Last Updated: Tuesday, 30 August 2016, 12:52 GMT

Russia: Sixty LGBT activists arrested as propaganda law is adopted

Publisher Article 19
Publication Date 3 July 2013
Cite as Article 19, Russia: Sixty LGBT activists arrested as propaganda law is adopted, 3 July 2013, available at: http://www.refworld.org/docid/51d5565a4.html [accessed 31 August 2016]
DisclaimerThis is not a UNHCR publication. UNHCR is not responsible for, nor does it necessarily endorse, its content. Any views expressed are solely those of the author or publisher and do not necessarily reflect those of UNHCR, the United Nations or its Member States.

ARTICLE 19 condemns President Putin's adoption of a federal ban on "propaganda of non-traditional sexual relationships", and the arbitrary arrest of up to 60 lesbian, gay, bisexual and transgender (LGBT) activists at a St Petersburg gay pride demonstration on 29 June.

"The arrest and detention of those exercising their right to freedom of expression and peaceful assembly is unacceptable. The attempt to criminalise such actions by repressive legislation is increasingly becoming the hallmark of the current Russian administration and ARTICLE 19 calls on the international community to exert far greater pressure on Russia to conform to its international human rights commitments," states Dr Agnes Callamard, Executive Director of ARTICLE 19.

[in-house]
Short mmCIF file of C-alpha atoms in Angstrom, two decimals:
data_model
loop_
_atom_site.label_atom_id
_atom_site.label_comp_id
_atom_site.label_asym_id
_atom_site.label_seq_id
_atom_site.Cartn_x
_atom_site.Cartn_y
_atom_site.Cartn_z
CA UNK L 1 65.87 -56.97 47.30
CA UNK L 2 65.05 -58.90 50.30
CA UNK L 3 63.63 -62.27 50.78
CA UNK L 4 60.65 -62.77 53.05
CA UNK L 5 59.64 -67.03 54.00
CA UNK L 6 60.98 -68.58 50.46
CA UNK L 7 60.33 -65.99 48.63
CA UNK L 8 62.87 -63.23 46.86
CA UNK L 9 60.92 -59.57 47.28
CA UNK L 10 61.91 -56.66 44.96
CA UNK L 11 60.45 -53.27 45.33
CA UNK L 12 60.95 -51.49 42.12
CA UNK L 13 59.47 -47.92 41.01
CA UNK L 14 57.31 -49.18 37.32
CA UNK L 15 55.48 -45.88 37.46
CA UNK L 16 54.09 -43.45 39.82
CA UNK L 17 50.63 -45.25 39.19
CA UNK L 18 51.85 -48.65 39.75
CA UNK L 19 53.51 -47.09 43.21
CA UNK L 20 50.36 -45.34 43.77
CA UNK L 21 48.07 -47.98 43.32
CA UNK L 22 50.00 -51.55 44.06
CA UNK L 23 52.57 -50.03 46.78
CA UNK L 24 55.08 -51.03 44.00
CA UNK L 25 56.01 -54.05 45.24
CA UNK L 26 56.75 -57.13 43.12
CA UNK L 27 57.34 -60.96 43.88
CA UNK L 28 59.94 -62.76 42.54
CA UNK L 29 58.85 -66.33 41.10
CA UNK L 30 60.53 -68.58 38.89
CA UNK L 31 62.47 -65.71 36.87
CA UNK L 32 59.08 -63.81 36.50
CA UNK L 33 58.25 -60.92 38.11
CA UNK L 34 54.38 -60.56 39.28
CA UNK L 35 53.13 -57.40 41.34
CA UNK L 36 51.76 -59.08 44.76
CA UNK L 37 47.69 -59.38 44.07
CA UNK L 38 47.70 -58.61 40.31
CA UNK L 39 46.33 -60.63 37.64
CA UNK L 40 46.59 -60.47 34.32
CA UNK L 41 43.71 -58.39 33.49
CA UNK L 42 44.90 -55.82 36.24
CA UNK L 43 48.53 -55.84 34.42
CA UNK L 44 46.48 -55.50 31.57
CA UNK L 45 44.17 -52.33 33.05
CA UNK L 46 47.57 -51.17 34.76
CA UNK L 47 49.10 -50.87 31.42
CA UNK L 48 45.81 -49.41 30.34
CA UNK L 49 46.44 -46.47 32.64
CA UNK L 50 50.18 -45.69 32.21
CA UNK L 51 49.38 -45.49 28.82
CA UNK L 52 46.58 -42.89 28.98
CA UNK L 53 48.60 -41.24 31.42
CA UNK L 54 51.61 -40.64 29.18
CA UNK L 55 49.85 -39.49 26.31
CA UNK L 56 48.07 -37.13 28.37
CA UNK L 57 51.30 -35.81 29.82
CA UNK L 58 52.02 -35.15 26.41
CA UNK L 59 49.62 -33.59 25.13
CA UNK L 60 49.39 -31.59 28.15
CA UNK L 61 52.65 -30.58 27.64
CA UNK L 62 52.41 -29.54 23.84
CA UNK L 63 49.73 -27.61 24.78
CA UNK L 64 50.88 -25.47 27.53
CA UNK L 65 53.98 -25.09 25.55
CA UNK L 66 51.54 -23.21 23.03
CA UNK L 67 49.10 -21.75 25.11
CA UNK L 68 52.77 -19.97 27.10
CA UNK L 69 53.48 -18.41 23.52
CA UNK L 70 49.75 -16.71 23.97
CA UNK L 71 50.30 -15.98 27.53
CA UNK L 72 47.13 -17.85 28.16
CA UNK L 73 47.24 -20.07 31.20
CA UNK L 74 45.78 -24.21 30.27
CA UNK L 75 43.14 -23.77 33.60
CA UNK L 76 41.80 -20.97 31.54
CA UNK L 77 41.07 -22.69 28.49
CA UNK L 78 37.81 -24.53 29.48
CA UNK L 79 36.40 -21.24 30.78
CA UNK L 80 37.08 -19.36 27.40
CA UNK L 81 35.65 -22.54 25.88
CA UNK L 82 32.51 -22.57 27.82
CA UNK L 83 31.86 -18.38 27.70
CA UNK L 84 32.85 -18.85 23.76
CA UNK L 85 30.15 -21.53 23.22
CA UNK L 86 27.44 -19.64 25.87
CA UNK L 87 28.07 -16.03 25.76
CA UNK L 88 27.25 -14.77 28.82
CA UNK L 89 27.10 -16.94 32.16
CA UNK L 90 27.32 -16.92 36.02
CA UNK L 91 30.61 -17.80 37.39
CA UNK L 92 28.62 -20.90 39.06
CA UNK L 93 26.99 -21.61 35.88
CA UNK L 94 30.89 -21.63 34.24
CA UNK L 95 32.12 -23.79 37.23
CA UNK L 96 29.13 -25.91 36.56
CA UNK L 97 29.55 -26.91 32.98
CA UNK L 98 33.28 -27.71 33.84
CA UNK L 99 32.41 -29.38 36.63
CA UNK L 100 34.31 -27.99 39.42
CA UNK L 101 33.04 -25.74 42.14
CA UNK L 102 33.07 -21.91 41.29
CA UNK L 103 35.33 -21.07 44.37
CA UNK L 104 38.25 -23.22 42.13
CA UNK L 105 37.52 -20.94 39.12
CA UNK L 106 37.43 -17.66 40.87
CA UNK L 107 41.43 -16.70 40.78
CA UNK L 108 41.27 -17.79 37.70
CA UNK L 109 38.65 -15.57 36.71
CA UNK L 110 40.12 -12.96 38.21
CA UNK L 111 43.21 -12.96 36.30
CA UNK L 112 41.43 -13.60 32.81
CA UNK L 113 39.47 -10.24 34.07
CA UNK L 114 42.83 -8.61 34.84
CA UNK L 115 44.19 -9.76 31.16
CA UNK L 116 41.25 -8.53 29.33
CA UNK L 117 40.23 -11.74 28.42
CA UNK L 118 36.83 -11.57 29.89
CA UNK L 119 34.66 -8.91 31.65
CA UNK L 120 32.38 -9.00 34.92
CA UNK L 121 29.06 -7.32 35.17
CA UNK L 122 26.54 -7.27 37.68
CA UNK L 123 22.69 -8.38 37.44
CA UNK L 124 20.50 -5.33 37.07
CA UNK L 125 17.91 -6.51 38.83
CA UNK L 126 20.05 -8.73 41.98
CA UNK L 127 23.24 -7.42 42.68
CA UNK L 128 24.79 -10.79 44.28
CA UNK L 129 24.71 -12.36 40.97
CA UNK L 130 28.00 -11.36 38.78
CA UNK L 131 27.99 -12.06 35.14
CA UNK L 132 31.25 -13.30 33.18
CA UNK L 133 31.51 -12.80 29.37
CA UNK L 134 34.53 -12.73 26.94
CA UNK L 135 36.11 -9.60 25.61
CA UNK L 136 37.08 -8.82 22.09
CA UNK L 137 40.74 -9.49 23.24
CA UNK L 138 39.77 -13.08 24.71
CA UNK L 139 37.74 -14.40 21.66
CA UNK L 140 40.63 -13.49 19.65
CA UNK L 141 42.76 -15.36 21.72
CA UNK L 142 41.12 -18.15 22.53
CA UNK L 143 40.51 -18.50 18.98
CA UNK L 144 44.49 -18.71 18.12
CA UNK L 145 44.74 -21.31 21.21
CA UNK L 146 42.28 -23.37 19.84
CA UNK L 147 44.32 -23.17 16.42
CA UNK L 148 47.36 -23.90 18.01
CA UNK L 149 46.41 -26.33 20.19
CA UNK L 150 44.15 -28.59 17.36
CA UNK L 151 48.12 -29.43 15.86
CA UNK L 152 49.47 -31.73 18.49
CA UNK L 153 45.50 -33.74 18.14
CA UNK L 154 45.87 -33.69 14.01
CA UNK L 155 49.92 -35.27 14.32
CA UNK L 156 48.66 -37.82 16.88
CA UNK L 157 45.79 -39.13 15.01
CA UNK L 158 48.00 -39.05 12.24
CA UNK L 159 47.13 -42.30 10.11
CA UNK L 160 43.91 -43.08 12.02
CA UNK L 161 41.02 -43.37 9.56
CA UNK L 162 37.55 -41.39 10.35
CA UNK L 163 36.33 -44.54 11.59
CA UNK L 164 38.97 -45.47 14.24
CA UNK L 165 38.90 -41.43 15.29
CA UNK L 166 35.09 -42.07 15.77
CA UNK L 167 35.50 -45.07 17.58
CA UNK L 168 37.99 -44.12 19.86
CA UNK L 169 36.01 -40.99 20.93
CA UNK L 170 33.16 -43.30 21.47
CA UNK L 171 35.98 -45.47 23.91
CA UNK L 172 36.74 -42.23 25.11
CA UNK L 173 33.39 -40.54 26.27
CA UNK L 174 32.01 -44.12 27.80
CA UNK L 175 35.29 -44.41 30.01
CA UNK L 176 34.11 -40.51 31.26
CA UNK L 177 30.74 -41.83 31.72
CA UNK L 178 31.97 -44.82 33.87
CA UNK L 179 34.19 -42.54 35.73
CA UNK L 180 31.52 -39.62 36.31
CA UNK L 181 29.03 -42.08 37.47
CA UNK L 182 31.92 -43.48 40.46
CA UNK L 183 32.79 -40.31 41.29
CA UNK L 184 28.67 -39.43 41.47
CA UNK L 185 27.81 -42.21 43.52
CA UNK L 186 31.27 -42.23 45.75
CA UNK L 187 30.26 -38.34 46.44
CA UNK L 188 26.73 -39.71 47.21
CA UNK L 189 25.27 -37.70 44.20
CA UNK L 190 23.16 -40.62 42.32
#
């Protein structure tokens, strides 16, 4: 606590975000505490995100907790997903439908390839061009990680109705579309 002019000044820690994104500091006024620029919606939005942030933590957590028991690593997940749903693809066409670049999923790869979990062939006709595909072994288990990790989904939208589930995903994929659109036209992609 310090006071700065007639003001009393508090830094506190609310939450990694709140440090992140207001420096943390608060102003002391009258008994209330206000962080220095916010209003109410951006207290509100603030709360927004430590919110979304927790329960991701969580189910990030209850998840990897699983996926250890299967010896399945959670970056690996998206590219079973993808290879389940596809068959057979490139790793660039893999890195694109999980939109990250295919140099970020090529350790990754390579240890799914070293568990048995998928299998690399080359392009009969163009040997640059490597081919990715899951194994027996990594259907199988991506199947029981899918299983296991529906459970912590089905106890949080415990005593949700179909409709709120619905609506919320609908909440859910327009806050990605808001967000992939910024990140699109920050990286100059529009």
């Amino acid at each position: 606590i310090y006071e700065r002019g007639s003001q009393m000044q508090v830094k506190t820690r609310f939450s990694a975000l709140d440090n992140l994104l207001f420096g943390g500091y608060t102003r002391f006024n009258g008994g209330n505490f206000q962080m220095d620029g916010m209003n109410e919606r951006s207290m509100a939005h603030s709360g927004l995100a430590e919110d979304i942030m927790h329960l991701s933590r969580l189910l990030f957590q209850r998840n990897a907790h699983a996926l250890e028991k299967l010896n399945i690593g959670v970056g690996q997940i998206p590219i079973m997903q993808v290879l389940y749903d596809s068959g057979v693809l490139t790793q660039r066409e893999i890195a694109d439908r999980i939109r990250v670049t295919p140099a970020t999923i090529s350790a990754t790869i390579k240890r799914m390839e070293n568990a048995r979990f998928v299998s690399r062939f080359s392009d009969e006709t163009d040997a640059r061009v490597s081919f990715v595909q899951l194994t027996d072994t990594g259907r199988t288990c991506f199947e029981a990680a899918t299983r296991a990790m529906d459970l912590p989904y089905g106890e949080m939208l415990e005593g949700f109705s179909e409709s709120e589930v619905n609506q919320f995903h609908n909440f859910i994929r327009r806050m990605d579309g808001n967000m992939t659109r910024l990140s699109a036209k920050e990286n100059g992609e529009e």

"ARTICLE 19 strongly denounces this nationwide ban on so-called 'propaganda of non-traditional sexual relationships' by the Russian government. Such a ban not only discriminates against LGBT persons, but creates illegitimate restrictions on freedom of expression and freedom of assembly, violating international human rights standards," she added.

Police arrested around 60 people during the gay pride demonstration held in support of human rights and equality for people of different sexual orientations and gender identities in St. Petersburg on 29 June 2013. Despite the pride being approved by the city authorities, a local organisation called the Russian LGBT Network, reported that police officers at the site failed to act adequately in order to prevent violence by counter-protestors who had also gathered at the site. As a result many of the gay pride participants were beaten up by anti-LGBT counter-demonstrators, several of whom were also arrested. Around half a dozen LGBT activists were hospitalised as a result of their injuries.